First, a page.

9. Valerie says:

    We use the new plastic mousetraps which are very sensitive. For bait I swear by “Dots” or “JuJu Bees”, gummy candies. I put a small piece in the trap and can catch many mice with the same piece. Saves the trouble and mess of rebaiting.

  10. Lyn says:

    I have found using EUCALYPTUS Oil in 500ml water and 3-4 drops Eucalyptus oil.
    Put in a container and wash out your food cupboards then wash down where you have seen the markings of the vermin.

    You don’t have to have mouse traps where there are children around and you don’t have have poisons around the house.

    NOTE:Pregnant woman shouldn’t use Eucalyptus oil, organise someone else to wash down the areas etc. 🙂

    Thank you TipNut for all you awesome and informative newsletters,

  11. Craigyp says:

    after hearing a mouse trying to chew through our “Council-Done” expanding foam cavity filler, I simply used some bare wire leading around the whole of the outer of the house (leaving no gaps) all of which was supported by insulating posts, but carrying a current dropped down to 100 Vac and resticted to 500mA, no neutral would be required, but I often find that providing a neutral also, will help prevent your rcd from tripping……. the one’s that dont learn seem to lie dormant and the one’s that do learn seem to vacate the area lol

  12. Craigyp says:

    However I did find that having the live on the outer had beter result’s, as I had less to clean up afterwards lol

  13. Lorna says:

    Peppermint oil, smeared on cotton wool tufts placed at intervals around the room in their path, got rid of my mice problem overnight.

  14. joe portman says:

    My daughter has problems with moles in her mulch &yard any ideas to get rid of

    • mindy says:

      you can use either juicy fruit or wrigleys spearmint gum the key is to not touch it with your fingers so open the gum pack and take 1piece out then cut in half with scissors while still in metal wrapper then use tweezers to remove gum from foil. Drop into hole and they will eat and die in the hole so you dont even have to worry about buriny after all done in one shot but note if you touch it with your hands they will not eat it.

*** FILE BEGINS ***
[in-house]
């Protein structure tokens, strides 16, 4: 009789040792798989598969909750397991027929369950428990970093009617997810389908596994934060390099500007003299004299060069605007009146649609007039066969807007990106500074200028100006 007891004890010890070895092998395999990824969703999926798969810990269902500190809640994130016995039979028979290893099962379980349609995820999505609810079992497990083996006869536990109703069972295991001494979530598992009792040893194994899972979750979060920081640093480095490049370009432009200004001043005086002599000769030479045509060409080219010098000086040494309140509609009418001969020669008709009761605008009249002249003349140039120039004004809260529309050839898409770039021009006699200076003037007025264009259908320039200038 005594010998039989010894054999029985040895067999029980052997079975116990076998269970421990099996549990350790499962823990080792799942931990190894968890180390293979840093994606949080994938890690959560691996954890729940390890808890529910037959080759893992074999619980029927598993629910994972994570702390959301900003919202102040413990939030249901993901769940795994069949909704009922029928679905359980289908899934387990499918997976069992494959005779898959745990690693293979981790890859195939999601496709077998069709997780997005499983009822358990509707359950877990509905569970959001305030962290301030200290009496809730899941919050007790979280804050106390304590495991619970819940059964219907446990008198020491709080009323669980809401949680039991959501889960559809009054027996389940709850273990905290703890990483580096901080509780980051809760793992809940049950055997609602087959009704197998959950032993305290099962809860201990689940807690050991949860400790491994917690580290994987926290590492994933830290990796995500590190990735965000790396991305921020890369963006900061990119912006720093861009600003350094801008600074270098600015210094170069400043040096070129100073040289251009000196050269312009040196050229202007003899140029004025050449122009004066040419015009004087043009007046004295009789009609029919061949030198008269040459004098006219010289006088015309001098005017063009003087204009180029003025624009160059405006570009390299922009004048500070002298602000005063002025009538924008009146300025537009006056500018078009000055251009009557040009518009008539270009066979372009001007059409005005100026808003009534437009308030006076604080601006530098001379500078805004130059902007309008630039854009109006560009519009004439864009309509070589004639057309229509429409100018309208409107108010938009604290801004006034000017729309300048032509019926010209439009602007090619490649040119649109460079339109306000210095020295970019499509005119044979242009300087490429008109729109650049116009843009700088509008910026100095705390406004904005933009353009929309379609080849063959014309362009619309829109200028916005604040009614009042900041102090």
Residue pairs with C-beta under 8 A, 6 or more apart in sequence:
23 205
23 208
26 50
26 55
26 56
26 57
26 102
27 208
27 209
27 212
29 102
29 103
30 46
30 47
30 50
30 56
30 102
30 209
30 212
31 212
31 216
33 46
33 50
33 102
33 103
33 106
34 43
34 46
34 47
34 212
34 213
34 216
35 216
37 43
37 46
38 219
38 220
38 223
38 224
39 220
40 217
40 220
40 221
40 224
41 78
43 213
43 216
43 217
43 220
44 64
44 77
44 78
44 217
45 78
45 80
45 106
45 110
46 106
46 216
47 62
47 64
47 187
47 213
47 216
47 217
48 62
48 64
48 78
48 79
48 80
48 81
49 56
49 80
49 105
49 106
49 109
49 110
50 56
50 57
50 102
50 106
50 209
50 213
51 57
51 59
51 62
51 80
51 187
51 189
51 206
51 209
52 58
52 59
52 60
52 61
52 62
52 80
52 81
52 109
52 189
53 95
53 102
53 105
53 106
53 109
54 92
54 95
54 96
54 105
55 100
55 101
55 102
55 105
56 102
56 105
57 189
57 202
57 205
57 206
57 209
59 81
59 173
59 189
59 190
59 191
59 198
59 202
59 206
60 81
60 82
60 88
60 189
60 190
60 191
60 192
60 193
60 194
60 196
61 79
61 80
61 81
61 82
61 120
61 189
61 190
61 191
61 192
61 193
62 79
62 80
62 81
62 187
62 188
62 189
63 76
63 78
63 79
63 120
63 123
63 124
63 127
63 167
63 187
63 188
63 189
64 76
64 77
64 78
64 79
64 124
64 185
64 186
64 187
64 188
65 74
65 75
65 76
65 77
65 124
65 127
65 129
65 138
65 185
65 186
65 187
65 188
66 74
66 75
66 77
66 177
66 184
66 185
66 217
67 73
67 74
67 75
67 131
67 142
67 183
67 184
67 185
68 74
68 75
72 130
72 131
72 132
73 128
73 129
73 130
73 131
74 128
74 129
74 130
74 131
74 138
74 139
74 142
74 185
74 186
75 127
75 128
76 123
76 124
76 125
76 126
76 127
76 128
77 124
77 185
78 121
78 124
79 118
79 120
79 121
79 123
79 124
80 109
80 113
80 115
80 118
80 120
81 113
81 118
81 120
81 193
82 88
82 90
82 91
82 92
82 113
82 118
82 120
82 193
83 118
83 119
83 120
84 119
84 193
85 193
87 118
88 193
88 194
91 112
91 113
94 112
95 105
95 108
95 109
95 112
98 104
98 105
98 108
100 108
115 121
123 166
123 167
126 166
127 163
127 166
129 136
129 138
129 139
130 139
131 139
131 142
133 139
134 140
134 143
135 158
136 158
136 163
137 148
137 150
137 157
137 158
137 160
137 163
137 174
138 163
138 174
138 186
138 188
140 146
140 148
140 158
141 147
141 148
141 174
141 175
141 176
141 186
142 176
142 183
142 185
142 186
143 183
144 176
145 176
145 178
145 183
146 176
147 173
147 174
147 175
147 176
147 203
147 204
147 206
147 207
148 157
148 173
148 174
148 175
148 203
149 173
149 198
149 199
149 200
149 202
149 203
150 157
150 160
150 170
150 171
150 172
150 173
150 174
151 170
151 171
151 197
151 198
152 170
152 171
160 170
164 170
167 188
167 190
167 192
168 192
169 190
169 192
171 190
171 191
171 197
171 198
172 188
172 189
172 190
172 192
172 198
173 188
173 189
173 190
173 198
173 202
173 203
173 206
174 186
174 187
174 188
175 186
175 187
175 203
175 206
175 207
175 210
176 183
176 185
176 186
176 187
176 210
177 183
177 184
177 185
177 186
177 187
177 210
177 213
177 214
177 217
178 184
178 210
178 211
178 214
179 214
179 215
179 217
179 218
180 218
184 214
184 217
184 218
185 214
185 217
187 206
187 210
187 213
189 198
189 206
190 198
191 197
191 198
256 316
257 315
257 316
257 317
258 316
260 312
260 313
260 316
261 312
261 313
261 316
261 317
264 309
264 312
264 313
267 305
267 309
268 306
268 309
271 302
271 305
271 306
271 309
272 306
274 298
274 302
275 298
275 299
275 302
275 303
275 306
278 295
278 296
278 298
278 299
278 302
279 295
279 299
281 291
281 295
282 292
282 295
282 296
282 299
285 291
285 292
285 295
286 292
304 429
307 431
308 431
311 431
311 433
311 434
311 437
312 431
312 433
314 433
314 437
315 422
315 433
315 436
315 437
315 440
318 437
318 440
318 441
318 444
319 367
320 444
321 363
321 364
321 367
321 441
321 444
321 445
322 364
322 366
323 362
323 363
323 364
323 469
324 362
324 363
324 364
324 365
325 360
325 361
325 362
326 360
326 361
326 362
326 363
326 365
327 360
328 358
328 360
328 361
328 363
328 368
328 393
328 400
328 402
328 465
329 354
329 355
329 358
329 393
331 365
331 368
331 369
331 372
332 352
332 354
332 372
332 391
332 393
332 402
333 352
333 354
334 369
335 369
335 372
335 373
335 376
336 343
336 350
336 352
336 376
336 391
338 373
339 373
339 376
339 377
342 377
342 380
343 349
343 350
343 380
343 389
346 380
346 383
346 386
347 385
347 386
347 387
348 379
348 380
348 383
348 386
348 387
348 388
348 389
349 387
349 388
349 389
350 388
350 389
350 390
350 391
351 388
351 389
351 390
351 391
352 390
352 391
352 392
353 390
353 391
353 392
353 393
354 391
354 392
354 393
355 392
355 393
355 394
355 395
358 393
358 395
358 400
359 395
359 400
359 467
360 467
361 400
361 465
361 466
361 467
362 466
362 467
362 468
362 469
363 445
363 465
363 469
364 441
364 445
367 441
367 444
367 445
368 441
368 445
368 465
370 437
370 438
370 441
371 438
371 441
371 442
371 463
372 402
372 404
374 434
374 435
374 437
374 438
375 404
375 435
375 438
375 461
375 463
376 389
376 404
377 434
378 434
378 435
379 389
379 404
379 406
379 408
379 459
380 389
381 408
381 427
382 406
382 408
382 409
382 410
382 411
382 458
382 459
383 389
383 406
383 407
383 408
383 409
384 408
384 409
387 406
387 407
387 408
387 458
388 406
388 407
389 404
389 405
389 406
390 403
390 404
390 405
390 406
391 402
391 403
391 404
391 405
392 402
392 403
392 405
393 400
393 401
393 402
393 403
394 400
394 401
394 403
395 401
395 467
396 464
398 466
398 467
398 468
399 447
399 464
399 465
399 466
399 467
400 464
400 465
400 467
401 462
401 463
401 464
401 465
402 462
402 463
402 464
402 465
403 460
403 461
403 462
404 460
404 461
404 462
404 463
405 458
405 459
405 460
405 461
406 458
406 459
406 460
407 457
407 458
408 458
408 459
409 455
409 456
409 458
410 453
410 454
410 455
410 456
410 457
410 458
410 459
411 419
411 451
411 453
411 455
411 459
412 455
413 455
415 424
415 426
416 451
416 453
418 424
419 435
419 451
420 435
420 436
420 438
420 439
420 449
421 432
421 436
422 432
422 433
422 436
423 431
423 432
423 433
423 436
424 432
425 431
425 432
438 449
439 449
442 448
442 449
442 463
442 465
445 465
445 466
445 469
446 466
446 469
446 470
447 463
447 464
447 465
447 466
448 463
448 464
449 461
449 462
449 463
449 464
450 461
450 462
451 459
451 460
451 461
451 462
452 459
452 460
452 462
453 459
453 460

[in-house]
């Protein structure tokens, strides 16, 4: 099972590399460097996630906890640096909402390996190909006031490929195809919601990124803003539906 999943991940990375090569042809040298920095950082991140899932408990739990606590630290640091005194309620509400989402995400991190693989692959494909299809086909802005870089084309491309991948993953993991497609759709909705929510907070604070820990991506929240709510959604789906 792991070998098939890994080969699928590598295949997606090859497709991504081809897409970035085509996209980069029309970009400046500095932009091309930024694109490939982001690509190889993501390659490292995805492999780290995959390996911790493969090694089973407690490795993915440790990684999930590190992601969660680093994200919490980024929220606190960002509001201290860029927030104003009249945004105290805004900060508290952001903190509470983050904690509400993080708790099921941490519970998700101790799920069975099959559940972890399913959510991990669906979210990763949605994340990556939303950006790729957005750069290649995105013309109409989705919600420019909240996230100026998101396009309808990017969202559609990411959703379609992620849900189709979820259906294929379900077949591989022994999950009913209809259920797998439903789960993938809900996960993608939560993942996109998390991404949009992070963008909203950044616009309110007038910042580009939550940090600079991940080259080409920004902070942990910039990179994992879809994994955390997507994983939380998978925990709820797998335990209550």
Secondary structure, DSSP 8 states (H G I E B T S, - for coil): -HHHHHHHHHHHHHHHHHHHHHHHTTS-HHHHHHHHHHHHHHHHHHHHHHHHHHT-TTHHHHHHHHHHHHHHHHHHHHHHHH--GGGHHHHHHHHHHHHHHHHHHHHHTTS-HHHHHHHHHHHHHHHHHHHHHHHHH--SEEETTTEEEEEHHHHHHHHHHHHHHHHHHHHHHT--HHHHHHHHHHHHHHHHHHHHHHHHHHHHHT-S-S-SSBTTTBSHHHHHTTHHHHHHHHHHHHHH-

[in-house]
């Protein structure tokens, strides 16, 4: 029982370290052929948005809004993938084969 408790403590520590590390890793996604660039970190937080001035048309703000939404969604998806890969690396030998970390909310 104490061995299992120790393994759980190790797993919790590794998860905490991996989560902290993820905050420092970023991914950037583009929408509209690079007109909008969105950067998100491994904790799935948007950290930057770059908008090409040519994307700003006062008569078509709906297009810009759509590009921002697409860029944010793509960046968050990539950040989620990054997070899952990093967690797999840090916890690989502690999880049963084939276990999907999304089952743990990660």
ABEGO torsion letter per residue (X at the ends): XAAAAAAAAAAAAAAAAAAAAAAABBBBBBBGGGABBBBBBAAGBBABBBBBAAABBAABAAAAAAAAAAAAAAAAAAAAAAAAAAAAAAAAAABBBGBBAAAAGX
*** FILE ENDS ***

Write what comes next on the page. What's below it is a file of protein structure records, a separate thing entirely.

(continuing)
15. Lady Phrauge says:

    We find bay leaves to be very effective. We live in an OLD farmhouse and can hear mice running in the walls of our bathroom, which shares a wall with the garage. My husband loosens the toilet paper holder and we slip bay leaves into the wall crevice and re-tighten the dispenser. We keep our favorite farm cat in our garage at night. After we put in a bay leaf or two it is usually less than 48 hours until she leaves us a dead mouse or 2 right by the step to our back door.

    We give her a special cat treat, laying it right by the mouse and call her to get the treat. When she take the treat, I take the mouse (with a latex glove on my hand) and tell her “good kitty, get a mouse”. Doing this several times has taught the cat that if I give her a treat and say the words, she should start looking for a mouse in the vicinity.

    She is well trained, we are free of mice and (sorry if this grosses anyone) I give the dead mouse to my dogs and say “get a mouse” They eat it for a treat and now when I turn them loose to run on the farm I can say, “get a mouse” and the go looking for them. Both dogs are really good at digging out moles, voles and gophers.

  16. nat says:

    its probably not a good idea to give your dogs the mice to eat because mice are full of diseases.

    • Sheilaestella says:

      Thanks nat. I was thinking the same thing. Besides, I read somewhere that you should not feed mice to your pets. I wouldn’t want then to eat something that smells so terrible. Snakes like mice and rats.

  17. T says:

    If you live in an area where your permitted to have poultry get some guinea fowl. They’ll kill mice, snakes, bugs and eat weed seeds. As a bonus they eat the snakes and make good watch dogs. If anything out of the norm is happening on your property they will give a vocal alarm. Also they’re droppings are an excellent fertilizer.